For dinner, I met my mom at her favorite Upper West Side place, Land Thai, where she has befriended all the owners and staff. Had some great short-rib panang curry; not Elmhurst-level Thai but A-tier for Manhattan! There’s so many good places in Elmhurst. (One of my favorites, Lamoon, closed during the pandemic, but the people who ran it have another place in the city, Mao Mao, that’s mixed with a movie theater.)
I don’t have a lot of vices. I don’t collect sneakers. I don’t drink much. I’ve been blessed to get new music for free for most of my life. So food is where I love to explore and try things. I obsessively research every restaurant outing, which means I’m either the annoying friend or the very valuable friend. But it wasn’t until the last 10 or 15 years, until my mid-30s, I had ever really gone out to Queens. At the time, I was dating someone in Astoria, and I got to know all the Greek and Egyptian places there. Then I’d start getting off at every stop on the 7 train, discovering all the amazing cuisines you can find there too.
I like being in environments where the dominant group is not dominant in that space, and some other group gets to be in their setting and exhale. You learn to be humble and fit in with that, and be welcomed as a guest and enjoy what they’re giving you. I feel like that’s a healthy process to go through. Growing up between the Upper West Side, where I live now, and Harlem, and doing a lot of media work and such, getting away from middle-class white spaces can be refreshing to me. Going out to Flushing or Elmhurst, trekking out to Brooklyn for some doubles. I’ll go see my friend who lives close to Yankee Stadium, and we’ll hit one of the Jamaican spots there. Just being in that environment, where you go into a Jamaican restaurant there, you’re in a Jamaican space, and you’re going to adapt to that.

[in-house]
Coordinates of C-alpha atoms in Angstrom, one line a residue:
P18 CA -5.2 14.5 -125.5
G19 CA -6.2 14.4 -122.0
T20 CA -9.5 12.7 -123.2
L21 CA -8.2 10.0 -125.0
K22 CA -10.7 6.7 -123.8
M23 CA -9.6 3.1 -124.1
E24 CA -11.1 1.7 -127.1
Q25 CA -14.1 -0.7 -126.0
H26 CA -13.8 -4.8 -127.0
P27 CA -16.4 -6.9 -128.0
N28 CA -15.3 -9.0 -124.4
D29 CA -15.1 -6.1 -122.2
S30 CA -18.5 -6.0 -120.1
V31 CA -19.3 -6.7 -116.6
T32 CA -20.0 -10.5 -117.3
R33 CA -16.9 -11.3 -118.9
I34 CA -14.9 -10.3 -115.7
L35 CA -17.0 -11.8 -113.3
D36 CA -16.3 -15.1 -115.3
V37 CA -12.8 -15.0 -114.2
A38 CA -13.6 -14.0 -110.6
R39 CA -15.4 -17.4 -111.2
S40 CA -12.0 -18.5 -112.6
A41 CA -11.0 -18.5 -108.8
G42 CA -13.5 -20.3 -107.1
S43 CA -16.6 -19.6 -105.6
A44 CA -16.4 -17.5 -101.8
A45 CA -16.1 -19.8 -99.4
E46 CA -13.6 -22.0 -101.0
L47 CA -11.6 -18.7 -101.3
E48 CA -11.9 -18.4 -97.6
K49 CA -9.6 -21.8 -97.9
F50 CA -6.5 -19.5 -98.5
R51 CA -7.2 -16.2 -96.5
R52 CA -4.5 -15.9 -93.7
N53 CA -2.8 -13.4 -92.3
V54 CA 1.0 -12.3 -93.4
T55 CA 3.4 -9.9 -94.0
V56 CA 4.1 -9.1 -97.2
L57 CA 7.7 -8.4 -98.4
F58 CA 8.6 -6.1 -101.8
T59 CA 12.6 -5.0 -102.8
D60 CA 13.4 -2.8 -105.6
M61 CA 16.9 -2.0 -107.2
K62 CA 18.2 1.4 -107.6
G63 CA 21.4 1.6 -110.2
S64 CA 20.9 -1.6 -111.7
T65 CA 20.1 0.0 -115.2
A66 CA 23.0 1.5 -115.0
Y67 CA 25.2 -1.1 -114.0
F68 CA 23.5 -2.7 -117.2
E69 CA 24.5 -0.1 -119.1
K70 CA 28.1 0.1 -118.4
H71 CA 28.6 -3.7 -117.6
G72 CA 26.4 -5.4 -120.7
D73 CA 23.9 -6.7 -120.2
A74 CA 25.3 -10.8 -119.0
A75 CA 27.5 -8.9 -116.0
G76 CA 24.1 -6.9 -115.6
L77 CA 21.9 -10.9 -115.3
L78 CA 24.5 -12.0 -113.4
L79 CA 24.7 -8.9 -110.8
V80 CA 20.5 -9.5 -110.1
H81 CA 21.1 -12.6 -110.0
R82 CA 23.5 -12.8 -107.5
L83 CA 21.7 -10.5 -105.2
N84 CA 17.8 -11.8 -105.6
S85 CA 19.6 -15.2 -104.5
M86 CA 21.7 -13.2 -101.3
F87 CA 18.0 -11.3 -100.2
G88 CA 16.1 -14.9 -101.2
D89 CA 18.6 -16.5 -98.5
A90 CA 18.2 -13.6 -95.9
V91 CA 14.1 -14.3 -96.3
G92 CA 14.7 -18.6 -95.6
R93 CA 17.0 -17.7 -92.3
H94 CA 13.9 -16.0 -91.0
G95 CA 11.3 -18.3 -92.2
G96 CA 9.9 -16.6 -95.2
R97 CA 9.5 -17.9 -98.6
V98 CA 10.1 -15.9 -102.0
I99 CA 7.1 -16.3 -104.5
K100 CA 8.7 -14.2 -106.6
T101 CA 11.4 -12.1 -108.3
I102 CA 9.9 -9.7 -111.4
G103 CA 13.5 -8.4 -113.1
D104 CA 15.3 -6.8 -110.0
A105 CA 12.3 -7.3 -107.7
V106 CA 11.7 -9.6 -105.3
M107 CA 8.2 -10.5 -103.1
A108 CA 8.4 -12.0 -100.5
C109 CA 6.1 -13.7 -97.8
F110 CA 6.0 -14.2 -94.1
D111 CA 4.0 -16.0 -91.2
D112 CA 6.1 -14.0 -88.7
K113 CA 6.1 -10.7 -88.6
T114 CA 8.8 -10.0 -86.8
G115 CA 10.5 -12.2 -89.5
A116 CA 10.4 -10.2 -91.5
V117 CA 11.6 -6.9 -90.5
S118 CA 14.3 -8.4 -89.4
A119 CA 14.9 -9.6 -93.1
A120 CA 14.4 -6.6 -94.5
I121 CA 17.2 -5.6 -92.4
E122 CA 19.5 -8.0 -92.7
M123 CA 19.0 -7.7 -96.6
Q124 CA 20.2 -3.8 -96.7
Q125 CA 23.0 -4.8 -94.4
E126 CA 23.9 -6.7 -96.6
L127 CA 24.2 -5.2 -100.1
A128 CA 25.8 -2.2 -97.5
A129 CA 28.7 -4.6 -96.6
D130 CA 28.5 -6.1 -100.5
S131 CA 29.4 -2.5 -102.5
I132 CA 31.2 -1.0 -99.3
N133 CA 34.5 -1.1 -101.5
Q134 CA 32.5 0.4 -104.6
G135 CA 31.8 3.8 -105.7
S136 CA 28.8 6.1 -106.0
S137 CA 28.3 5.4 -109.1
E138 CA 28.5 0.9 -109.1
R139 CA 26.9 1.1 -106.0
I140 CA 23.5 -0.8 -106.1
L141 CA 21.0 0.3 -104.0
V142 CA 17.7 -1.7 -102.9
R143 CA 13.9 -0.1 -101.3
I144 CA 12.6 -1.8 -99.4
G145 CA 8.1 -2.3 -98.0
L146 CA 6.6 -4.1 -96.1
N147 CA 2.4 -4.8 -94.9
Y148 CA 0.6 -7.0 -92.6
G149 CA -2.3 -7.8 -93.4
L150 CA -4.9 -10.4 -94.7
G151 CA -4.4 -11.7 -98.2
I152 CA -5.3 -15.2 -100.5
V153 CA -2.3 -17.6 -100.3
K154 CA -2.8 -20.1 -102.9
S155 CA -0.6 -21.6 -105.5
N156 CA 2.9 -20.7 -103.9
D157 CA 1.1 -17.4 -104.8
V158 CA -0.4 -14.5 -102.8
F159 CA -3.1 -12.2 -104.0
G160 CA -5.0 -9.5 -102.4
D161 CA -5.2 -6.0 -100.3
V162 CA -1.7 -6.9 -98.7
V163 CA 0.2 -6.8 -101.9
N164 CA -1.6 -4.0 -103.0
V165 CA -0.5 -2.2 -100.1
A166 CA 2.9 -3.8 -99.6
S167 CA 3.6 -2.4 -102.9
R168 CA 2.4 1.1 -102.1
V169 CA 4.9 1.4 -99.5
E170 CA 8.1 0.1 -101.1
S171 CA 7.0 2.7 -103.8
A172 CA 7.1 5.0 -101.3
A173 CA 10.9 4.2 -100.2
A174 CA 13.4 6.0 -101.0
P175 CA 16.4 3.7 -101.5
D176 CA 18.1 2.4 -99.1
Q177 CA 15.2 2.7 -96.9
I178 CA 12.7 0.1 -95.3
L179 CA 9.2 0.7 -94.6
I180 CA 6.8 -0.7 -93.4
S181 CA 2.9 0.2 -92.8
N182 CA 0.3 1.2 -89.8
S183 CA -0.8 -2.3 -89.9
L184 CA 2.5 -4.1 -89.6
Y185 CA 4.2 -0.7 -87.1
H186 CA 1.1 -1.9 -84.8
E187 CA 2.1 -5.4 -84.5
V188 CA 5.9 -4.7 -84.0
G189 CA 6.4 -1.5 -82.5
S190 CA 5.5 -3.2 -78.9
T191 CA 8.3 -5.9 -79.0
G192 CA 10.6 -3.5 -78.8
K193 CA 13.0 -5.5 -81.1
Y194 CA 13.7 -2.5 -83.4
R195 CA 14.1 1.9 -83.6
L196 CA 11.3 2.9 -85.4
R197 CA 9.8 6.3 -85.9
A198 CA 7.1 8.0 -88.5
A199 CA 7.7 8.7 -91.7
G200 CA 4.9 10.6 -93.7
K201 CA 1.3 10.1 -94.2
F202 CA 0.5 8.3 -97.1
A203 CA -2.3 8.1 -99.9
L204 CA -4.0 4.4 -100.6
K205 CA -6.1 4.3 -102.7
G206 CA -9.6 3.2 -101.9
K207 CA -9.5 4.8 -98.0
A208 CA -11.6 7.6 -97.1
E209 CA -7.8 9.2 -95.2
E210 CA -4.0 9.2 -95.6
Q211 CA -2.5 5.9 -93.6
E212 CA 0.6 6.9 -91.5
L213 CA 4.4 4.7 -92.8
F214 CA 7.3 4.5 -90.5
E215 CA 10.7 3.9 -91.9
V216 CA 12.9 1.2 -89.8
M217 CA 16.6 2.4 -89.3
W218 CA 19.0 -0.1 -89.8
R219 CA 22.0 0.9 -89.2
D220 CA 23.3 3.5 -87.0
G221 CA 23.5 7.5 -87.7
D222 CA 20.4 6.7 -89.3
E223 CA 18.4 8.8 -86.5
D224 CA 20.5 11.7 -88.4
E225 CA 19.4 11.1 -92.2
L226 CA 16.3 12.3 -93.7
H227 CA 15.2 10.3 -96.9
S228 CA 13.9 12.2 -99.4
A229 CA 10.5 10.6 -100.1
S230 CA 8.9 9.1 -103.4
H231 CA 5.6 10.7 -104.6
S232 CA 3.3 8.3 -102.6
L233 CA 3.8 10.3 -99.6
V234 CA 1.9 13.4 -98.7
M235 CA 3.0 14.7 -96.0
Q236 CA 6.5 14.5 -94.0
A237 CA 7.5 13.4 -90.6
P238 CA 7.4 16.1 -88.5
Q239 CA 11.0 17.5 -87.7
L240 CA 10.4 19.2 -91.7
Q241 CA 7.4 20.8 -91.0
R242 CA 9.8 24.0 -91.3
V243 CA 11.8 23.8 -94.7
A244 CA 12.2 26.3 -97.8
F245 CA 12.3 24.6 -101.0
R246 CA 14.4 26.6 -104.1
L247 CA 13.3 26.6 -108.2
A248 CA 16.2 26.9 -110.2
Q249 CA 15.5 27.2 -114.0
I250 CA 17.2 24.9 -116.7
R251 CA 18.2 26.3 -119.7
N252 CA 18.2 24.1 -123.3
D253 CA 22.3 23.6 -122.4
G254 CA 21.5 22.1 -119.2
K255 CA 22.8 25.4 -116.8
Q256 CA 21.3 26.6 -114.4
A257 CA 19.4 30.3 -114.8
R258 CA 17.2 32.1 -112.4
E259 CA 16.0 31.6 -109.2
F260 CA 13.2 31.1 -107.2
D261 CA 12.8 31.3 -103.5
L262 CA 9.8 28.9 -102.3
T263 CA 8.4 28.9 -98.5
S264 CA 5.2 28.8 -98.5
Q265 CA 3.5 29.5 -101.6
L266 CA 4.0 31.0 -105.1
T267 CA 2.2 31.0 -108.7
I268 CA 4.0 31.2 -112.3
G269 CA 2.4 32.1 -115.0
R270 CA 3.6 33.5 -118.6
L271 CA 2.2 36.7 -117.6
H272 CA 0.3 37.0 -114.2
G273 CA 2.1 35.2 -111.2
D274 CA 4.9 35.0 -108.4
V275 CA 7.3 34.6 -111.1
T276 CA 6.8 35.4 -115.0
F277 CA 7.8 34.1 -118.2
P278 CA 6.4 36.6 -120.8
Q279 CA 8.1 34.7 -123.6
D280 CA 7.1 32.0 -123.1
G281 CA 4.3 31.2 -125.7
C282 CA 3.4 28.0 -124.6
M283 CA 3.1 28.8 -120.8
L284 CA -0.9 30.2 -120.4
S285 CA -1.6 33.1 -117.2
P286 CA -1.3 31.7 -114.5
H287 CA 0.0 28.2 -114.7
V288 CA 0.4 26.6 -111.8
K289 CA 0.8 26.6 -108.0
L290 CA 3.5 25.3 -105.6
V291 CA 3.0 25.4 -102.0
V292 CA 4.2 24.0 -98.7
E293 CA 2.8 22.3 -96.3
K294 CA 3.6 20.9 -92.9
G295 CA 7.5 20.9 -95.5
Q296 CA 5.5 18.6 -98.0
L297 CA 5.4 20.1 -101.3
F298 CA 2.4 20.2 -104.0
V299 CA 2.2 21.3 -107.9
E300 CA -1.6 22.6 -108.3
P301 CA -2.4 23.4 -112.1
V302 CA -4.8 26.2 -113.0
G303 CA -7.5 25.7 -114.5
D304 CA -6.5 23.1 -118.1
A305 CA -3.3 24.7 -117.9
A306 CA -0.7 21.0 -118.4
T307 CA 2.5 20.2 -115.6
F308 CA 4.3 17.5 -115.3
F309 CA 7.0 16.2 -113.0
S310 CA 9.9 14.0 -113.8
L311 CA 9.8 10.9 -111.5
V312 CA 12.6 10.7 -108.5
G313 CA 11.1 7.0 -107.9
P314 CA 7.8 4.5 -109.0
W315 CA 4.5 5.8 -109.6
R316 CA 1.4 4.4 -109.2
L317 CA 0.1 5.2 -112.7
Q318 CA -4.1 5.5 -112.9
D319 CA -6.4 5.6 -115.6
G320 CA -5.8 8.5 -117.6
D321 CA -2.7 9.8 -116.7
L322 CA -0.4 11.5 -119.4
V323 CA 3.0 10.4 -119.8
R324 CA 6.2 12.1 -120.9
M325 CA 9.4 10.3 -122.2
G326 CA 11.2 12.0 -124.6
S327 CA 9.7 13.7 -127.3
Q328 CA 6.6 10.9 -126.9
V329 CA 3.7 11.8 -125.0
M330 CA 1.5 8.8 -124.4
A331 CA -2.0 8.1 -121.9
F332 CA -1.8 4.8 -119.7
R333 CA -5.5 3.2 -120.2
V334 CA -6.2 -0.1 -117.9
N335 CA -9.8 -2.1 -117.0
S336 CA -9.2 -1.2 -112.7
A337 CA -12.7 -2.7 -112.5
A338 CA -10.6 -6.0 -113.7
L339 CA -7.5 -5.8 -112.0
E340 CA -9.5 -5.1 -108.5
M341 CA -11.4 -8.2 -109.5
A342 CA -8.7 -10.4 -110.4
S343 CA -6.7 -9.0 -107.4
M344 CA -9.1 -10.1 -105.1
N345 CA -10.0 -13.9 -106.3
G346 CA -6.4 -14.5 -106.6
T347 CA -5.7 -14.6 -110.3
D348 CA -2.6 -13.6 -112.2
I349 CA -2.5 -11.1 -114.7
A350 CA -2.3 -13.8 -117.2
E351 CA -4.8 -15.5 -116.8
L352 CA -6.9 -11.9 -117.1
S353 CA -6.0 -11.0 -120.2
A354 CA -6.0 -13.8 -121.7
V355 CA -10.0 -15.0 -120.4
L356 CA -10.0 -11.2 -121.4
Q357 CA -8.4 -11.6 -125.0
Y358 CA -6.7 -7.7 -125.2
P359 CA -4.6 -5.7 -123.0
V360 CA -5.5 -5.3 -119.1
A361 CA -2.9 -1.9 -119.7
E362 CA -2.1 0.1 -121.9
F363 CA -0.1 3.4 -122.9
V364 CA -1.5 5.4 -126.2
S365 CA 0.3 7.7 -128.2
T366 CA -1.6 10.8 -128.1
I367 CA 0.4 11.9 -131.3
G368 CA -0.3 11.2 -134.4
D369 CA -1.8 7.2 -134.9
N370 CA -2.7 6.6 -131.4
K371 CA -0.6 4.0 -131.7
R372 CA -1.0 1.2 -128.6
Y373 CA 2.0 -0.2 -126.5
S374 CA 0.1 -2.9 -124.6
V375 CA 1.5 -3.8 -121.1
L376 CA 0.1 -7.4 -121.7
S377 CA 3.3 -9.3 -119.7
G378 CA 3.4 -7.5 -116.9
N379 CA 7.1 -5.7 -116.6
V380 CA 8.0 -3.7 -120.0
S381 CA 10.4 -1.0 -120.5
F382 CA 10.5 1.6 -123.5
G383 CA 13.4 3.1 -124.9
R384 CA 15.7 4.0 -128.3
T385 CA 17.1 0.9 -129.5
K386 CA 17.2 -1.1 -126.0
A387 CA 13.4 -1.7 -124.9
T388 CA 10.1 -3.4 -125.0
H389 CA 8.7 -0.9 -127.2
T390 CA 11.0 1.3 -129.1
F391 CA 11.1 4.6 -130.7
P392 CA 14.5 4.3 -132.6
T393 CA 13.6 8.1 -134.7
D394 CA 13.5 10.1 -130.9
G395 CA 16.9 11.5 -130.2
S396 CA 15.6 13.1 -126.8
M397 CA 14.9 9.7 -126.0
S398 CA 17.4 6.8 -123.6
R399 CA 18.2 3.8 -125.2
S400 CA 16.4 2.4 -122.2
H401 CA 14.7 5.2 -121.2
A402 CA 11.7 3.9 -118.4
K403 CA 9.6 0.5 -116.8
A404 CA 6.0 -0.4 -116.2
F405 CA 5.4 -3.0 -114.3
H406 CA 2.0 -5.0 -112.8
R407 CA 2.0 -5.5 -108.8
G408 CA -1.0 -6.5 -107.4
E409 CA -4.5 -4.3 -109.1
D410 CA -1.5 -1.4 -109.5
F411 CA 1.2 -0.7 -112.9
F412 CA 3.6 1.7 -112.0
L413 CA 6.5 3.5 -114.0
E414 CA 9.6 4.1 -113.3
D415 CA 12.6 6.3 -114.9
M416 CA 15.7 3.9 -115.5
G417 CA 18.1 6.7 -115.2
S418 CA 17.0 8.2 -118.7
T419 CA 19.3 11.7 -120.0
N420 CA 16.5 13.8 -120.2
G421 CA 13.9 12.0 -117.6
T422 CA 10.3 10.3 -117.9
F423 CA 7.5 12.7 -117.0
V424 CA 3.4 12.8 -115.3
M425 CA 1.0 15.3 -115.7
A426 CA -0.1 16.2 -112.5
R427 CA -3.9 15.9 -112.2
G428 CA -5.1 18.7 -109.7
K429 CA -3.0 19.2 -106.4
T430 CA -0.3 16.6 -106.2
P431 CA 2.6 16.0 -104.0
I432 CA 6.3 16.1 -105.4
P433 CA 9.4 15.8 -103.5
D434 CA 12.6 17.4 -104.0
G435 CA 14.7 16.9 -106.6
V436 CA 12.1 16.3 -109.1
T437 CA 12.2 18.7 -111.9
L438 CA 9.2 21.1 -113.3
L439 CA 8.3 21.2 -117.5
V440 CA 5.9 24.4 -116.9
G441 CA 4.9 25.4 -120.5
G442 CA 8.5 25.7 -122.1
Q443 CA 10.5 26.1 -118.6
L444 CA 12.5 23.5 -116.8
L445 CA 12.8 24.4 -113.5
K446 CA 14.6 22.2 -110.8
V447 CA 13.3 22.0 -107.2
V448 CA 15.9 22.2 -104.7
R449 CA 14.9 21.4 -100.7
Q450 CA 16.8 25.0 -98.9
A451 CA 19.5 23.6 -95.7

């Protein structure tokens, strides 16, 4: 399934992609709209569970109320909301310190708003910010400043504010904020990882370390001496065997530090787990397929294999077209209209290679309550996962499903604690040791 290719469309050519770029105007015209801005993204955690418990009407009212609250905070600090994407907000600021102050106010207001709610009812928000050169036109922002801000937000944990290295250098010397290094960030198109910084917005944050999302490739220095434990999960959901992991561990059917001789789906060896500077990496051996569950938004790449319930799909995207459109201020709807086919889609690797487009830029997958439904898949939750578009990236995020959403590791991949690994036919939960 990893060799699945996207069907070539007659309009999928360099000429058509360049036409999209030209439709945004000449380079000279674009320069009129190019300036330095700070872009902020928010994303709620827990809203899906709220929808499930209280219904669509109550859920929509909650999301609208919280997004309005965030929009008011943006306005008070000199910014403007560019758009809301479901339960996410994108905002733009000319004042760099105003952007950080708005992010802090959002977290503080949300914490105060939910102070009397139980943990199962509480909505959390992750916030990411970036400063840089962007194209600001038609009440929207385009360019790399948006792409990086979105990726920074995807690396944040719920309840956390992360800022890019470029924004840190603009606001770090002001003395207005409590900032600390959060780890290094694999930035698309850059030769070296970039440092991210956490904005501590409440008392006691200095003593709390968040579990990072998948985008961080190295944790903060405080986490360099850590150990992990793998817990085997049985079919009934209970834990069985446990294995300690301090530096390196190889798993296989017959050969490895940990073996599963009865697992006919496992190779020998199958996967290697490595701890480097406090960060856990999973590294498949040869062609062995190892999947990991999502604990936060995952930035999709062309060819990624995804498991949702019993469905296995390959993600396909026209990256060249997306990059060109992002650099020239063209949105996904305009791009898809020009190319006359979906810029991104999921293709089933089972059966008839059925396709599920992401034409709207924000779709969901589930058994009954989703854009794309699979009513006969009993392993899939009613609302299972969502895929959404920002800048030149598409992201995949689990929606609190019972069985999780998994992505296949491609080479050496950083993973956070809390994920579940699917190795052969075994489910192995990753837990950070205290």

Saturday, April 8
The standard breakfast, then headed out to Brooklyn for my radio show.
On my way to the studio, I stopped by Bierwax Queens, a hip-hop and vinyl-themed bar in Ridgewood, run by some of my DJ family, and was treated to a beer (Bronx Brewery World Gone Hazy IPA). Normally, I’d be going there after my show, but my friend Suce was spinning. (Usually, I try to stop by Newyorktitlan for sopes or chilaquiles when I’m in this area, but there’s no time today.)
Our studio is next to the local vegan-friendly bakery Bake Shop, so I often wind up grabbing a pastry and coffee on the way. This time, I got one of those s’mores bar–slash–“Magic Bar” things. I made a mistake here. I think their default follow-up question is, “Would you like me to heat it up?” And I said yes, but I don’t think this is something you actually should heat up. The texture was kind of weird.
Some of the Bierwax crew came along to the show with more beer and salty snacks, which I had to avoid. You are catching me in the midst of a doctor-mandated low-sodium life — which sucks. I’ve always been the one friend who doesn’t smoke weed in most hip-hop settings, and now I’m apparently That Guy for the potato chips as well. It’s all right, though, because, to me, most potato chips are just kind of there. I feel the same way about Krispy Kreme doughnuts. The first time I had them, I was like, “Wow.” The third time, I was like, “This is just hot sugar.” Potato chips are all crunchy salt most of the time.